Healthcare Big Data a Catalyst More So than Electronic Health Records Ever Will Be

Healthcare big data is a big story, and it’s only going to continue being one. It’s a story I like and am intrigued by, but it’s not very sexy. Because of this, the only pieces of information about it seems to be very technical.

Until we actually see how big data changes lives, there’s just not going to be warm and fuzzy stories about it. So, cold and technical it is; nonetheless, I’m still fascinated.

In searching information about the subject, because I too want to know more from a ground floor level, it was nice to come across a nice piece about big data on the Cleveland Clinic’s website.

So, getting right into it, here’s an interesting piece of trivia about healthcare big data directly from the Clinic: “The amount of data collected each day dwarfs human comprehension and even brings most computing programs to a quick standstill. It is estimated that 2.5 quintillion bytes of data are created daily, so much that 90 percent of the data in the world has been created in the last two years.”

Healthcare big data is essentially large amounts of data that’s difficult to manipulate using standard, typical databases. Essentially, big data is very large pieces of information that ultimately, when captured can analyzed, dissected and used to monitor segments within a given sect.

Healthcare big data, it is thought, is what will drive change in care outcomes. What’s interesting, though, is that even though there’s a tremendous amount of data available for use, it’s just not being collected in a structured manner.

Collecting structured data is a must if we are going to begin putting some muscle to the bone of the new healthcare ecosphere we’re putting in place. You don’t have to take my word for it; IDC Health Insights research director Judy Hanover spoke of the same subject recently here.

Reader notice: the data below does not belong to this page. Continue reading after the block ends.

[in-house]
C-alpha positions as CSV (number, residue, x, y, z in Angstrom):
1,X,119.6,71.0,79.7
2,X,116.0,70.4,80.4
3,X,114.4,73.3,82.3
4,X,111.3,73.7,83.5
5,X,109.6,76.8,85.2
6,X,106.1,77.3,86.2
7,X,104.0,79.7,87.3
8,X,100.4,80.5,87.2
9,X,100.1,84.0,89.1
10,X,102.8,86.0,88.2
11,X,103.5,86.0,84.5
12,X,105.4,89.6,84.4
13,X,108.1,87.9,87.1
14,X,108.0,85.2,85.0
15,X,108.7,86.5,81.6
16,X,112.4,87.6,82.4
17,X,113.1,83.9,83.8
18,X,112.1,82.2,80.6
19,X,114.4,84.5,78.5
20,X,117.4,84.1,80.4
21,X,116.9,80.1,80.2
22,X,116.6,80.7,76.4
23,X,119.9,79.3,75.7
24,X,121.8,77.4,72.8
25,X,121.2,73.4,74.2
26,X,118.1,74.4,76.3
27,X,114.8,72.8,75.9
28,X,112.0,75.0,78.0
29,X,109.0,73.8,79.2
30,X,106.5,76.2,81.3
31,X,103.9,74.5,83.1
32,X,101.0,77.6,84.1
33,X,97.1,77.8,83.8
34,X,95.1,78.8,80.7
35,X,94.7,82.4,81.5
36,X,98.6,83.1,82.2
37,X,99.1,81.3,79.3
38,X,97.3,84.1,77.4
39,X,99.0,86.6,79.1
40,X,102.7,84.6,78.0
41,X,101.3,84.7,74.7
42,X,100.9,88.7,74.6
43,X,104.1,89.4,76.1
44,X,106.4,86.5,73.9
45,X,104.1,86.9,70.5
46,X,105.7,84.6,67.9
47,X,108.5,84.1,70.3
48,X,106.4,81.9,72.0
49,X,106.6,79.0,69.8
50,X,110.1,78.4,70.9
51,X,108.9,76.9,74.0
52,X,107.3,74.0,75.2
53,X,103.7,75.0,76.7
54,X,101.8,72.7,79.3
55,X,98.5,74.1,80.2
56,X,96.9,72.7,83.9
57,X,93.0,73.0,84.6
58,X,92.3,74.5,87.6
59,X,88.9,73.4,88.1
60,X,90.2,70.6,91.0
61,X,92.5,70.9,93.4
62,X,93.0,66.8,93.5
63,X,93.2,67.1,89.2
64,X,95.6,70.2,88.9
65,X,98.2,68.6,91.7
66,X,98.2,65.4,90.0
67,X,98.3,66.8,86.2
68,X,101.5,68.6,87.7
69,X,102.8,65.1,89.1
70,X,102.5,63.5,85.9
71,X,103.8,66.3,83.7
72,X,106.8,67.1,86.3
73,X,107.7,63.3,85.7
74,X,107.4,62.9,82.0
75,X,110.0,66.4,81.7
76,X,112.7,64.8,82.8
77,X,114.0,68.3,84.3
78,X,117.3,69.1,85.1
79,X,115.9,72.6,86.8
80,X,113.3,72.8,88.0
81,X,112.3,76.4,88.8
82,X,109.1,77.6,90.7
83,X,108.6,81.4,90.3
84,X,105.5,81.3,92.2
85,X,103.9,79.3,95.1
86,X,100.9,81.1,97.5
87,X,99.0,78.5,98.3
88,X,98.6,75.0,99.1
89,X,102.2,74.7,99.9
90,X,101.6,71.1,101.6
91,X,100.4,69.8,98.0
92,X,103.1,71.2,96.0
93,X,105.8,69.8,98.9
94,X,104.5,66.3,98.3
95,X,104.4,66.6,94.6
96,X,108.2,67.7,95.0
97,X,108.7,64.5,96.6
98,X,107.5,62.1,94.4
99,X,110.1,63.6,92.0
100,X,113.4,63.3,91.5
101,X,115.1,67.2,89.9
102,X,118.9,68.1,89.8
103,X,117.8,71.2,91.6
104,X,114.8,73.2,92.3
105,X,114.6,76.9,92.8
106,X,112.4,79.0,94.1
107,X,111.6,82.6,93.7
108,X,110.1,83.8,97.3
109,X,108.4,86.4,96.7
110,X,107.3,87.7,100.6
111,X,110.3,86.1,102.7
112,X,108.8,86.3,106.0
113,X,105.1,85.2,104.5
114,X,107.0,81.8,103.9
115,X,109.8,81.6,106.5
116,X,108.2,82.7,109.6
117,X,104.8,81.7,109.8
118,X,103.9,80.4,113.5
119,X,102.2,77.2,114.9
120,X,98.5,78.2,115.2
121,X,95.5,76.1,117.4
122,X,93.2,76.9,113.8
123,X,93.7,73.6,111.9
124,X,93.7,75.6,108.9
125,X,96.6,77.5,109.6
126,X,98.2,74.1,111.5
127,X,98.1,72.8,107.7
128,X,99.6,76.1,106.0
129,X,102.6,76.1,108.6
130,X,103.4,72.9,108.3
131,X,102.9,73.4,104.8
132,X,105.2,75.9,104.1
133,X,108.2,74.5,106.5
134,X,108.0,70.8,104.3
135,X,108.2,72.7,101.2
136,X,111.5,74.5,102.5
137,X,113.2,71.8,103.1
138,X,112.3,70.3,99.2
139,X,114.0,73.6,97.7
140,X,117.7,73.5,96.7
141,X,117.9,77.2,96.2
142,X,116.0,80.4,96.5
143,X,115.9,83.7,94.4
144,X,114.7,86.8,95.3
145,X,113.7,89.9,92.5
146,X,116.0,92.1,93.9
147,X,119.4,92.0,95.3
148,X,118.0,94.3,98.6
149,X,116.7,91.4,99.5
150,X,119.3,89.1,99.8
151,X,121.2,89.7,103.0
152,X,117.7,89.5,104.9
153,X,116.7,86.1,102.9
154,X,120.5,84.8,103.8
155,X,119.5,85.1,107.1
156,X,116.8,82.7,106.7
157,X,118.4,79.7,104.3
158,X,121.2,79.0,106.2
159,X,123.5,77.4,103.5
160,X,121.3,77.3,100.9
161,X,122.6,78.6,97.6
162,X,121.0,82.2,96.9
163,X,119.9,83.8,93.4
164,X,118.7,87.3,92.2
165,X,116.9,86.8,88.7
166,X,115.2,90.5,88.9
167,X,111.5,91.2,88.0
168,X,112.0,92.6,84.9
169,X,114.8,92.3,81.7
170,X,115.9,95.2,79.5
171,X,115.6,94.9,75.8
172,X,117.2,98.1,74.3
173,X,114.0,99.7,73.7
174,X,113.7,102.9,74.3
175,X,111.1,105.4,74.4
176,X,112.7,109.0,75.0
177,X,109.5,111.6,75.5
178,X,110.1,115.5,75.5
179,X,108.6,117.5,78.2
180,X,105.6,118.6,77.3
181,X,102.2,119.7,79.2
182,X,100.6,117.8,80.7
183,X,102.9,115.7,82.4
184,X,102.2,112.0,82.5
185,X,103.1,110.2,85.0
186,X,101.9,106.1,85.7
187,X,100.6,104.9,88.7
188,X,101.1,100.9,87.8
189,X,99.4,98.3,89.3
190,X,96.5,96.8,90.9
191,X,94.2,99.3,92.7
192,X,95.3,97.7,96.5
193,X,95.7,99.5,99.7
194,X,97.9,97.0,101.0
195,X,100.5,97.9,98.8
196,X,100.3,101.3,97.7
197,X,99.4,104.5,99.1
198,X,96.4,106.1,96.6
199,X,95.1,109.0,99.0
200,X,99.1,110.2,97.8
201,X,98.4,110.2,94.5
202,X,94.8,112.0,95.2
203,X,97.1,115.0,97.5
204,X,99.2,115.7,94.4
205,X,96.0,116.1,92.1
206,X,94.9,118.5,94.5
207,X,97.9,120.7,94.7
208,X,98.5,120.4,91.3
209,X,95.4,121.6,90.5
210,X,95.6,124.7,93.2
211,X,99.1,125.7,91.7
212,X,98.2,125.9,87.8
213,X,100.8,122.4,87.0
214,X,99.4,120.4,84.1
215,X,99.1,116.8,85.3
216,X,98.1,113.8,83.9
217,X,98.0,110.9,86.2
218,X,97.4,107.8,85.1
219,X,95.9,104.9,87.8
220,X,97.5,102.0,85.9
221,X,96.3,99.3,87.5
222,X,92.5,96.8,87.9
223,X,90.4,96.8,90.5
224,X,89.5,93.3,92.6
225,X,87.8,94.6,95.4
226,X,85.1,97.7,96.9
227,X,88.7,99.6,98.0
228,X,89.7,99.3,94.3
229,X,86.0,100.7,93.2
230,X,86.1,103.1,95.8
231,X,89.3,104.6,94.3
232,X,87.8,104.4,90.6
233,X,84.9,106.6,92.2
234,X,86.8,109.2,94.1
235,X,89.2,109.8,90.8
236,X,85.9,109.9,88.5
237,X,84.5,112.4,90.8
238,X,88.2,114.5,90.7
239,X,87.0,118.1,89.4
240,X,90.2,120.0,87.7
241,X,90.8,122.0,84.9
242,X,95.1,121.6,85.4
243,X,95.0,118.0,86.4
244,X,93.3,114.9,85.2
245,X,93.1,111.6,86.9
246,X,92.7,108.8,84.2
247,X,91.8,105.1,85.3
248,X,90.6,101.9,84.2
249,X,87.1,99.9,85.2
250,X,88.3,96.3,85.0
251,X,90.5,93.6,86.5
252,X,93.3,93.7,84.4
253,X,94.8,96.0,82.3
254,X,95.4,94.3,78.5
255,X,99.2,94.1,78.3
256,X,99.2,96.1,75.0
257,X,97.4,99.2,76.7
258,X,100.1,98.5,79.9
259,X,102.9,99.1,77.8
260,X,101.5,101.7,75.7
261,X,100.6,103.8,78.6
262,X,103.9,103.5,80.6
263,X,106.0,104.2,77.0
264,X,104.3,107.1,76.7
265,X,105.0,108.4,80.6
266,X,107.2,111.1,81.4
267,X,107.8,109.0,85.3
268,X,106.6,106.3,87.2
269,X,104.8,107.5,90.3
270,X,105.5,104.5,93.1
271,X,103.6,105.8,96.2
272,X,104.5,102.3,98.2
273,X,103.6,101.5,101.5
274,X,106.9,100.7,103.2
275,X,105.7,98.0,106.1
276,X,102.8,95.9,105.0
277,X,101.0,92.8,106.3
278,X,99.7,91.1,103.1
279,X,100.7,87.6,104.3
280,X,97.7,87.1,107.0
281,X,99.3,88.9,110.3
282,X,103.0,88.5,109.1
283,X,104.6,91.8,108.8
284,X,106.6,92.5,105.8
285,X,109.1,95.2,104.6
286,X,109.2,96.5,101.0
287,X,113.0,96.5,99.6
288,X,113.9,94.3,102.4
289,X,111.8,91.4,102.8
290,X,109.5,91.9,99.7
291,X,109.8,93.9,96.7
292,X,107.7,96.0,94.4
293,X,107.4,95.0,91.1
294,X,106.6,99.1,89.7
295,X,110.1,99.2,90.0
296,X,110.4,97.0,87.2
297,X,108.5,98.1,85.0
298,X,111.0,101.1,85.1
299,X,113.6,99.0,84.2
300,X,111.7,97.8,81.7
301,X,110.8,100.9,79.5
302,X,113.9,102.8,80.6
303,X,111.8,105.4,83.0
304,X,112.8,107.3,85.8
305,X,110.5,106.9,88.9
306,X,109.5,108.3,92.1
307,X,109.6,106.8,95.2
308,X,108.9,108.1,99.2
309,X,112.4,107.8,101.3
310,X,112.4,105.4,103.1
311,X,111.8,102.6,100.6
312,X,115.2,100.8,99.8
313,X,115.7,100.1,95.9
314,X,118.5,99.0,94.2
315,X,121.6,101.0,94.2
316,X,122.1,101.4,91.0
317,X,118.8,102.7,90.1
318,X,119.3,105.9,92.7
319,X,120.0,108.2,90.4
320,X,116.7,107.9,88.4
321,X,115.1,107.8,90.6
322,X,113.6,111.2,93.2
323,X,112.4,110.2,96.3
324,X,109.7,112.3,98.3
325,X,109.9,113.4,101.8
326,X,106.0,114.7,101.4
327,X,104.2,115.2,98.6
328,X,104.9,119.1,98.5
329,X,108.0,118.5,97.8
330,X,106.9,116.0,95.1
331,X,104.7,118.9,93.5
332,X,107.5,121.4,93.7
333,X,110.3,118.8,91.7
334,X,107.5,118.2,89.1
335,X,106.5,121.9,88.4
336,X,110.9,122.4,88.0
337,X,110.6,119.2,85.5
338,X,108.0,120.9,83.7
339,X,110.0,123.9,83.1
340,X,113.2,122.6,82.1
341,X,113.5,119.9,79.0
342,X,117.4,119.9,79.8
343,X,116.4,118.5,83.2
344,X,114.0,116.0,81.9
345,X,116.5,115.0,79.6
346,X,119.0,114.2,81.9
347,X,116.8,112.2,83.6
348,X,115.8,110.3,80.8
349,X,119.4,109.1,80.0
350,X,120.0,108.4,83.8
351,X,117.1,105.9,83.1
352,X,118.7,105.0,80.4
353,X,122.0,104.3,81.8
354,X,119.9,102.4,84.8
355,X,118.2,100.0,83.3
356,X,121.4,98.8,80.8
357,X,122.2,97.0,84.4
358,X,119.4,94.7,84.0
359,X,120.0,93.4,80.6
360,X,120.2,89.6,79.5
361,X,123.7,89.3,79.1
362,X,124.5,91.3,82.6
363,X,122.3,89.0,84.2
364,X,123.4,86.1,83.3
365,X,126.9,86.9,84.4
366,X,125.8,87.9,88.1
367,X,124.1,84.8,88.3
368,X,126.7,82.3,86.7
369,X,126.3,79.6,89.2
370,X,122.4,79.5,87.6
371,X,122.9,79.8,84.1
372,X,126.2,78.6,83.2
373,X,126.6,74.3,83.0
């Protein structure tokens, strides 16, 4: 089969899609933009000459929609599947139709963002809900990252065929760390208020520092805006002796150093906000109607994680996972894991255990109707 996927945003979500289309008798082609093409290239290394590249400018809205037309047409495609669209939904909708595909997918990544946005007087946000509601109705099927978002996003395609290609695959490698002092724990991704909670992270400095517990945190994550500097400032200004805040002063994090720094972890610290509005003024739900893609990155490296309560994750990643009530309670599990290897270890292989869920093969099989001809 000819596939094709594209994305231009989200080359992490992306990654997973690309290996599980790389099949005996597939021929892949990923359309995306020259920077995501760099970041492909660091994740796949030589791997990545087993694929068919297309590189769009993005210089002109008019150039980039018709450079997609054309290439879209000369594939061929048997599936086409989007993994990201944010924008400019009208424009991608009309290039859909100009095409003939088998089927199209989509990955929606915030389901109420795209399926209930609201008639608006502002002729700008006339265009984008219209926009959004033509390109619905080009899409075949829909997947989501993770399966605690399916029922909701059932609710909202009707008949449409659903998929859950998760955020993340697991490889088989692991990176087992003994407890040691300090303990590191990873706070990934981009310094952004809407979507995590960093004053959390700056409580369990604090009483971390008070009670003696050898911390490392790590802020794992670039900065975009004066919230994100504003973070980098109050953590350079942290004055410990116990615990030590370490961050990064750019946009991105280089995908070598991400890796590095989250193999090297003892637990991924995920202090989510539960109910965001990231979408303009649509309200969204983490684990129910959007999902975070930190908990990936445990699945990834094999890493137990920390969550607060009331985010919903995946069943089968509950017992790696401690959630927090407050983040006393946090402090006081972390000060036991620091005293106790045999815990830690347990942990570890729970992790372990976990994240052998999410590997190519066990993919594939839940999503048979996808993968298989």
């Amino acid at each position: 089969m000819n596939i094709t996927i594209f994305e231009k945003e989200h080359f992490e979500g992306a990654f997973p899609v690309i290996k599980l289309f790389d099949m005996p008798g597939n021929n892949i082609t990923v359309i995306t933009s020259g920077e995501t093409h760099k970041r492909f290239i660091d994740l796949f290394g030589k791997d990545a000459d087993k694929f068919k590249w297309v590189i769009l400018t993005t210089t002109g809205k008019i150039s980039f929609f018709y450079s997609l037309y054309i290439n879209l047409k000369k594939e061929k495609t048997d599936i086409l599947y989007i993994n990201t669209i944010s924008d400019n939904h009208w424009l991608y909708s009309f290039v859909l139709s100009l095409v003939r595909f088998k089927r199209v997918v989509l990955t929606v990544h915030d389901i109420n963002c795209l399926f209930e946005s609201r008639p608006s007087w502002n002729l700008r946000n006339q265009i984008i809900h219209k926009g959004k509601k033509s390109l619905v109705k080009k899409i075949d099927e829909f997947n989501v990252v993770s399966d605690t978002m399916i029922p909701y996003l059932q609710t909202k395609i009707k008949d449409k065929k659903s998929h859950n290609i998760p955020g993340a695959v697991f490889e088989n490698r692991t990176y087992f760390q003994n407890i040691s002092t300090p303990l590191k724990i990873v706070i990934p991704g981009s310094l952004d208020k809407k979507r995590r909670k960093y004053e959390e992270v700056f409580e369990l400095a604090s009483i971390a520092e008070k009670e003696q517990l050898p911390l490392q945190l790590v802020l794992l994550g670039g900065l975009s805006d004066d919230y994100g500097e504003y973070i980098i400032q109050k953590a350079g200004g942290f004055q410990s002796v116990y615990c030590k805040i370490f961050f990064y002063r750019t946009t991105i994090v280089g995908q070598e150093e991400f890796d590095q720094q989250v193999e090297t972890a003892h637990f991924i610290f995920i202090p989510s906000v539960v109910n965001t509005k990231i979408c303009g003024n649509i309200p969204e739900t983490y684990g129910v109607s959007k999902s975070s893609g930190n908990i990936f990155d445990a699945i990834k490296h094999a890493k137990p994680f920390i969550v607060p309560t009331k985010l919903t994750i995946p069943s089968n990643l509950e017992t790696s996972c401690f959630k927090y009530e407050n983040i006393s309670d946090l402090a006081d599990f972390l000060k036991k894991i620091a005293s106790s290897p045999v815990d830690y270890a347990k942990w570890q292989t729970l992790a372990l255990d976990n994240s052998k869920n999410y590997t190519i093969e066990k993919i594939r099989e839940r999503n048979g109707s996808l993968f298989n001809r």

But, to prove my position, I’ll let Cleveland Clinic make the point: “Unfortunately, not enough of this deluge of big data sets has been systematically collected and stored, and therefore this valuable information has not been aggregated, analyzed or made available in a format to be readily accessed to improve healthcare.”

Also according to the Clinic, if all of the data currently available were used and analyzed, it would be worth about $300 billion a year, reducing “healthcare expenditures by almost 8 percent.”

At the heart of healthcare big data is the hope that it can eventually help providers become predictors. Essentially, big data is like a big crystal ball, or so it’s been said.

According to Cleveland Clinic: “In this way, analytics can be applied to better hospital operations, track outcomes for clinical and surgical procedures, including length of stay, re-admission rates, infection rates, mortality, and co-morbidity prevention. It can also be used to benchmark effectiveness-to-cost models.”

Predictive analytics: That’s what it’s all about.

With all of the attention being given big data and warnings about being prepared for big data so it doesn’t sneak up on you – like meaningful use and ICD-10 – are valid and should be taken seriously.

Efforts are currently underway and available for big data processing and by managing data, “This dynamic data management technology makes data analysis more efficient and useful. Access to these data can also significantly shorten the time needed to track patterns of care and outcomes, and generate new knowledge. By leveraging this knowledge, leaders can dramatically improve safety, research, quality, and cost efficiency, all of which are critical factors necessary to facilitate healthcare reform,” writes Cleveland Clinic.

Big data is a catalyst for change, and without sounding caustic, will be a bigger deal than electronic health records currently are. Without a commitment to it, practices and healthcare systems will be left behind.

Write a Comment

Your email address will not be published. Required fields are marked *